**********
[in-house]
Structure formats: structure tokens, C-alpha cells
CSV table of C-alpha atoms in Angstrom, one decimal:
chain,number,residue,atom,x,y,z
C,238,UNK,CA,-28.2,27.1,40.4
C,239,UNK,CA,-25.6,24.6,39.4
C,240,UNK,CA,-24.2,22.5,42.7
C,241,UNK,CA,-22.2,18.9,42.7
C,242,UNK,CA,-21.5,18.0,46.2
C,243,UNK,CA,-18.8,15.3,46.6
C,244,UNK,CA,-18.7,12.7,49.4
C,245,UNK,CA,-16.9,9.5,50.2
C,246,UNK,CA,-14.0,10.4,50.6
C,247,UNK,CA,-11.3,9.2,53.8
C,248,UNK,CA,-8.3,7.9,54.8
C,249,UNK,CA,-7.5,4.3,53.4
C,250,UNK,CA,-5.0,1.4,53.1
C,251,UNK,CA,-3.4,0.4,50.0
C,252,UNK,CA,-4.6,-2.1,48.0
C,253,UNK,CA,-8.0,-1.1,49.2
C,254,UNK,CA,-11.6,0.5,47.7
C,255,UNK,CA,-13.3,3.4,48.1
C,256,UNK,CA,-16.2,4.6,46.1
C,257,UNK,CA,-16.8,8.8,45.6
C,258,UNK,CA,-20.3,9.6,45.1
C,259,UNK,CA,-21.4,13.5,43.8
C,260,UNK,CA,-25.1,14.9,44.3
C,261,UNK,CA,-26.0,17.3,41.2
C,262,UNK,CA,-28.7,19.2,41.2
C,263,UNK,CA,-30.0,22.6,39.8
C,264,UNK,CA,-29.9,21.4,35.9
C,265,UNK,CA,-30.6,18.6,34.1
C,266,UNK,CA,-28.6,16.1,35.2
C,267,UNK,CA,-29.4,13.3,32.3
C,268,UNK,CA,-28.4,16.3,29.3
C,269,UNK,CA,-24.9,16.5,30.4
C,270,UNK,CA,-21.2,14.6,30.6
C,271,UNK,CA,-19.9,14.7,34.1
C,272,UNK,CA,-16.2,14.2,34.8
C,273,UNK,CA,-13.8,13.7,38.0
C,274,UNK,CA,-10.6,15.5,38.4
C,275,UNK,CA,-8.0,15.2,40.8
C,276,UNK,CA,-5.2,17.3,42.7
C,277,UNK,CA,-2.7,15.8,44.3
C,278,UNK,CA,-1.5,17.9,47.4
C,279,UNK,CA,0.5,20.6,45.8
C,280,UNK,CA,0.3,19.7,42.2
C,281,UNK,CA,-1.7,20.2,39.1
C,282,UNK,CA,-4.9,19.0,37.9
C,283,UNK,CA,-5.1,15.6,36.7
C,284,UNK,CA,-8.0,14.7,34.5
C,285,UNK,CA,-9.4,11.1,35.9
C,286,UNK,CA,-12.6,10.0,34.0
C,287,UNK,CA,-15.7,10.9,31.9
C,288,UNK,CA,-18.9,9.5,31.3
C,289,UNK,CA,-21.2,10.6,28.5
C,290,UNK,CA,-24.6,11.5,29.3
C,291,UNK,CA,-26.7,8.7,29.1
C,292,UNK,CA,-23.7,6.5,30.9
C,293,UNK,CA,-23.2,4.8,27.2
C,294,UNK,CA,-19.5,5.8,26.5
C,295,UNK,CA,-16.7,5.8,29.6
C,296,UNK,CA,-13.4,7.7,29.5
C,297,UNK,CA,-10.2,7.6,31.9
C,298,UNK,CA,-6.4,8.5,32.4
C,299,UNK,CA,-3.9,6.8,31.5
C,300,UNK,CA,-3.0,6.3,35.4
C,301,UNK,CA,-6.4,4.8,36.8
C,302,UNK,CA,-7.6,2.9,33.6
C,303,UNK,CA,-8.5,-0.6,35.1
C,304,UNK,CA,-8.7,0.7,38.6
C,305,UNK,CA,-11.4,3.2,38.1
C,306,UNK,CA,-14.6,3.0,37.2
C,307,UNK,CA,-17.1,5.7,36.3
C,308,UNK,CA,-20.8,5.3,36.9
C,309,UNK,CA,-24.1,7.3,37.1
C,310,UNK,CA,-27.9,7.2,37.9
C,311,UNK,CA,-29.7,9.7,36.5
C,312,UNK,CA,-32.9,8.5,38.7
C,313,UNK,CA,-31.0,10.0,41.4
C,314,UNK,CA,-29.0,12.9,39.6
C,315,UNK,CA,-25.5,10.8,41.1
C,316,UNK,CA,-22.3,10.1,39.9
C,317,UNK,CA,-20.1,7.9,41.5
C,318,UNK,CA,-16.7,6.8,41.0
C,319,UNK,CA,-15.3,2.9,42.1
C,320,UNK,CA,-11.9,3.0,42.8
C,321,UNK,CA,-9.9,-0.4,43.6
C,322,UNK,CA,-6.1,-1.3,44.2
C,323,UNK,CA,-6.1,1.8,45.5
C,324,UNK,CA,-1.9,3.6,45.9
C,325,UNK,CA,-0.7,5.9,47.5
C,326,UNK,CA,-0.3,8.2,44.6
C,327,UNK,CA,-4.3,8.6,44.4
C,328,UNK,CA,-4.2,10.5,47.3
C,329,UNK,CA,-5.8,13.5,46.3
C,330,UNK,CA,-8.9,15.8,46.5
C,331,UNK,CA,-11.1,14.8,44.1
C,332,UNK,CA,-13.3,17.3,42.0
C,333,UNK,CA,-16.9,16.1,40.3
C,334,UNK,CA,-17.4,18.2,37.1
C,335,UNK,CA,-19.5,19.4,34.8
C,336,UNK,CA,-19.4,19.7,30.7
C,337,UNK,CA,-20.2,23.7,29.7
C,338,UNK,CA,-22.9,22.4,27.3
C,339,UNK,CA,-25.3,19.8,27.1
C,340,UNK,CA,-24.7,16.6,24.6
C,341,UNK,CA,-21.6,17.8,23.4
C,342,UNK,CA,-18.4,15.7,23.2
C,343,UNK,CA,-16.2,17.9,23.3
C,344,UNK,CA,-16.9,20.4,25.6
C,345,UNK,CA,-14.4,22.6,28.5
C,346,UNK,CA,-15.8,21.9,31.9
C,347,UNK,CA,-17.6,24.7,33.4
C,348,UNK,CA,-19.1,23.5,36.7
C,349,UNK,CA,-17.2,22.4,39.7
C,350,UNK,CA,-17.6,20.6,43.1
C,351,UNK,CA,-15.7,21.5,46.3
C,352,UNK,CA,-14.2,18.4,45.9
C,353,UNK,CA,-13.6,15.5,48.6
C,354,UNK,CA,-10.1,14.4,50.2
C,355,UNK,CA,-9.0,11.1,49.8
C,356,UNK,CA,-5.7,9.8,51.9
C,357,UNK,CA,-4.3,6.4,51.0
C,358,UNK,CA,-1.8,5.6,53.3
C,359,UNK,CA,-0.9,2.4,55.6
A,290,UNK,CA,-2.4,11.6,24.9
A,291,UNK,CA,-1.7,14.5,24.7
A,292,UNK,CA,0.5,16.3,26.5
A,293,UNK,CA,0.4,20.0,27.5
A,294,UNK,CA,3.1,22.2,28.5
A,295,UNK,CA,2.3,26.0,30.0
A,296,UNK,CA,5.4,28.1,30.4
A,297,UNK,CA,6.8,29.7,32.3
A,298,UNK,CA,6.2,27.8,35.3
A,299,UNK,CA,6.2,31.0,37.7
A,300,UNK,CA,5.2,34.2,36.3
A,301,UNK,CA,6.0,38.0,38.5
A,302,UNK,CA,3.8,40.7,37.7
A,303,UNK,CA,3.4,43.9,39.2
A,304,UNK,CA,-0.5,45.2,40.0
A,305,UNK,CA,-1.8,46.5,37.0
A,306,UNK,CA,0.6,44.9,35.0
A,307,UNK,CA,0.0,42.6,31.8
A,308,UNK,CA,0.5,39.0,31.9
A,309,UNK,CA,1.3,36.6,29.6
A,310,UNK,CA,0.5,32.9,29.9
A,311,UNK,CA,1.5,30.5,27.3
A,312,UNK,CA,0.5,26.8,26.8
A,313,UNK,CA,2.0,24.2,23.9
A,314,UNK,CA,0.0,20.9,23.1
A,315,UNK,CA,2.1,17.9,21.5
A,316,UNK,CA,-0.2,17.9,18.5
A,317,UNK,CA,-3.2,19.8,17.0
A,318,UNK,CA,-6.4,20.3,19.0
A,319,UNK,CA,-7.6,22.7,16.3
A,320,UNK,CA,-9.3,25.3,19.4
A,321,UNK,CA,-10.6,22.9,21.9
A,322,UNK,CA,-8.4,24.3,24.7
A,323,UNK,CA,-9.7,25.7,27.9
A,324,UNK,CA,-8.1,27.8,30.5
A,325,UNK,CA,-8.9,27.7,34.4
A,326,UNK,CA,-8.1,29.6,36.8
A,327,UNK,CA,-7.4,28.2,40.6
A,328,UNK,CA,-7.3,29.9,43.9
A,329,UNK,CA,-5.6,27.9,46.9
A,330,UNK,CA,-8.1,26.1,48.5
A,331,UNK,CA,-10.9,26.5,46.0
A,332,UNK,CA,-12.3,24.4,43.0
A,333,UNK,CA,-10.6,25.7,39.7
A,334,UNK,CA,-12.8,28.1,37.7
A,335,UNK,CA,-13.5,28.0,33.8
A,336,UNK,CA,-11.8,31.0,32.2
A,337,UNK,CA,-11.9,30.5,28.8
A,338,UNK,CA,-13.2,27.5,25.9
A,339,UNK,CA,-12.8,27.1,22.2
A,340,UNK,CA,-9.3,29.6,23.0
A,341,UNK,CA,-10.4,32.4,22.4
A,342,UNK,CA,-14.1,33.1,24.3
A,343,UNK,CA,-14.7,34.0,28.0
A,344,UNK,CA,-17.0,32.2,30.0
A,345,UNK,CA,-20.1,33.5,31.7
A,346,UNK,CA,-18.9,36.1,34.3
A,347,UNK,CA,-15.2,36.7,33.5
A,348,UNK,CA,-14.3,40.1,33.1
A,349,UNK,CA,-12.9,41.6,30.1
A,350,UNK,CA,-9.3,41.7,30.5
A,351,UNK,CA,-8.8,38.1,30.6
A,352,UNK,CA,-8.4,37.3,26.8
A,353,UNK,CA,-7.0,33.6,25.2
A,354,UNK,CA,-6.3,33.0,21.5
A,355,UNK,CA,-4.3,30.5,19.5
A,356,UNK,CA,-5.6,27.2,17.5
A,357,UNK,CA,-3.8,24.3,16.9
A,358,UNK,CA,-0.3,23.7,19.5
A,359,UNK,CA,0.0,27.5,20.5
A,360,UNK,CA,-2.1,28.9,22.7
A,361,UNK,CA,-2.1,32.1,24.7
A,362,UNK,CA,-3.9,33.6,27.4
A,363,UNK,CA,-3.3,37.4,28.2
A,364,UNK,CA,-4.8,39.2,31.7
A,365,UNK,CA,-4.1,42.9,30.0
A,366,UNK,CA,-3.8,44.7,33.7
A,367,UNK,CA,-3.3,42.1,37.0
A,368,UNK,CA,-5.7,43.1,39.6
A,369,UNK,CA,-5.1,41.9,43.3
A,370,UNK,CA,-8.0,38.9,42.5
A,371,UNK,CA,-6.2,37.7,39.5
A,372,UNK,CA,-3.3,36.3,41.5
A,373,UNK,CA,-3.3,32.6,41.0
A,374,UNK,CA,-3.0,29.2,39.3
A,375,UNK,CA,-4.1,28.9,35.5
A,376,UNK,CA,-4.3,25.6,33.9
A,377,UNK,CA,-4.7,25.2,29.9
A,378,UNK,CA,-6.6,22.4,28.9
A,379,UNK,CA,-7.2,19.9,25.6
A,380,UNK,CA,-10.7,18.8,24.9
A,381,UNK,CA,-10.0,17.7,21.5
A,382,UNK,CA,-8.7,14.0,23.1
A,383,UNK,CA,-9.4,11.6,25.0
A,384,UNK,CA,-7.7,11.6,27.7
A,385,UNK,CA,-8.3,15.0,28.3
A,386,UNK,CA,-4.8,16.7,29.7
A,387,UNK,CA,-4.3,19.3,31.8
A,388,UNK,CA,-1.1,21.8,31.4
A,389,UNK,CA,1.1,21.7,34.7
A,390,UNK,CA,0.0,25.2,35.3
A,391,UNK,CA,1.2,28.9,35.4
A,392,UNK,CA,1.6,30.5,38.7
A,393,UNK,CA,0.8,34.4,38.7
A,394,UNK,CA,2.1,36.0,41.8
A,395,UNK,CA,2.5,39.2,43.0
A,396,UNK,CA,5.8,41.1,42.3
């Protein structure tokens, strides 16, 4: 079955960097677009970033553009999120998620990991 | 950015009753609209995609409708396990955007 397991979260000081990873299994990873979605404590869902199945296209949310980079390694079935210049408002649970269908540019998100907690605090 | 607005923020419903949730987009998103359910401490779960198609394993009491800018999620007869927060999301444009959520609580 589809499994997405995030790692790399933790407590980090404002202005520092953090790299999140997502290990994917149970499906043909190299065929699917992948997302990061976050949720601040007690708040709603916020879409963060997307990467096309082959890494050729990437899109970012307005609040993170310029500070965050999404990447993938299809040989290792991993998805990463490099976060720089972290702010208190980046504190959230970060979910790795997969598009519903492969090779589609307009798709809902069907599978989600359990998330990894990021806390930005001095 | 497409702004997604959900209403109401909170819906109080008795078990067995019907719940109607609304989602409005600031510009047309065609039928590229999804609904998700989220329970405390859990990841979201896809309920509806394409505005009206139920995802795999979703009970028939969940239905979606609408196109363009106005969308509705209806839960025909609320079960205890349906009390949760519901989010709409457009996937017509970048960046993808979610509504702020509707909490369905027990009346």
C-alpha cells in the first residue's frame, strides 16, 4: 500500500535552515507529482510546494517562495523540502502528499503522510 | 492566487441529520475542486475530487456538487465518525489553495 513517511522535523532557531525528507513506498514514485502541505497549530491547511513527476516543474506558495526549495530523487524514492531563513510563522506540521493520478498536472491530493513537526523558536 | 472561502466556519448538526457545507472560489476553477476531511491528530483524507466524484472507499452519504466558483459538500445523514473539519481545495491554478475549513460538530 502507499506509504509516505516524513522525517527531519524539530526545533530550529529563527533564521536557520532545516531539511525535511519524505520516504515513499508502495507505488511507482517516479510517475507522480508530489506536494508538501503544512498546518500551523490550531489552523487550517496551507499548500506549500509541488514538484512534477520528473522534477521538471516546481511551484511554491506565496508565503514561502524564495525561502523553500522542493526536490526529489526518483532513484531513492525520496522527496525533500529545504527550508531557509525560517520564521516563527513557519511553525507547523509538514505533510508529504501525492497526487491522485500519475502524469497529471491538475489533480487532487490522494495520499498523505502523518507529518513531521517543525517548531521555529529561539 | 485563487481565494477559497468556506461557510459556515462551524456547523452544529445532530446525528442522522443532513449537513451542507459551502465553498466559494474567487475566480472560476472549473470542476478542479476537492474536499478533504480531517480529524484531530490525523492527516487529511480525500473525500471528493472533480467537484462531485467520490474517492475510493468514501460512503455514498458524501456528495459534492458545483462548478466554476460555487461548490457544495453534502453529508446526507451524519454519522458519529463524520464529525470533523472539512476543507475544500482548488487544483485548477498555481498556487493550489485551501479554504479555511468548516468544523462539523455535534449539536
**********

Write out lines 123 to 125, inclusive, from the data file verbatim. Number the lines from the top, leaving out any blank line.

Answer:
C,356,UNK,CA,-5.7,9.8,51.9
C,357,UNK,CA,-4.3,6.4,51.0
C,358,UNK,CA,-1.8,5.6,53.3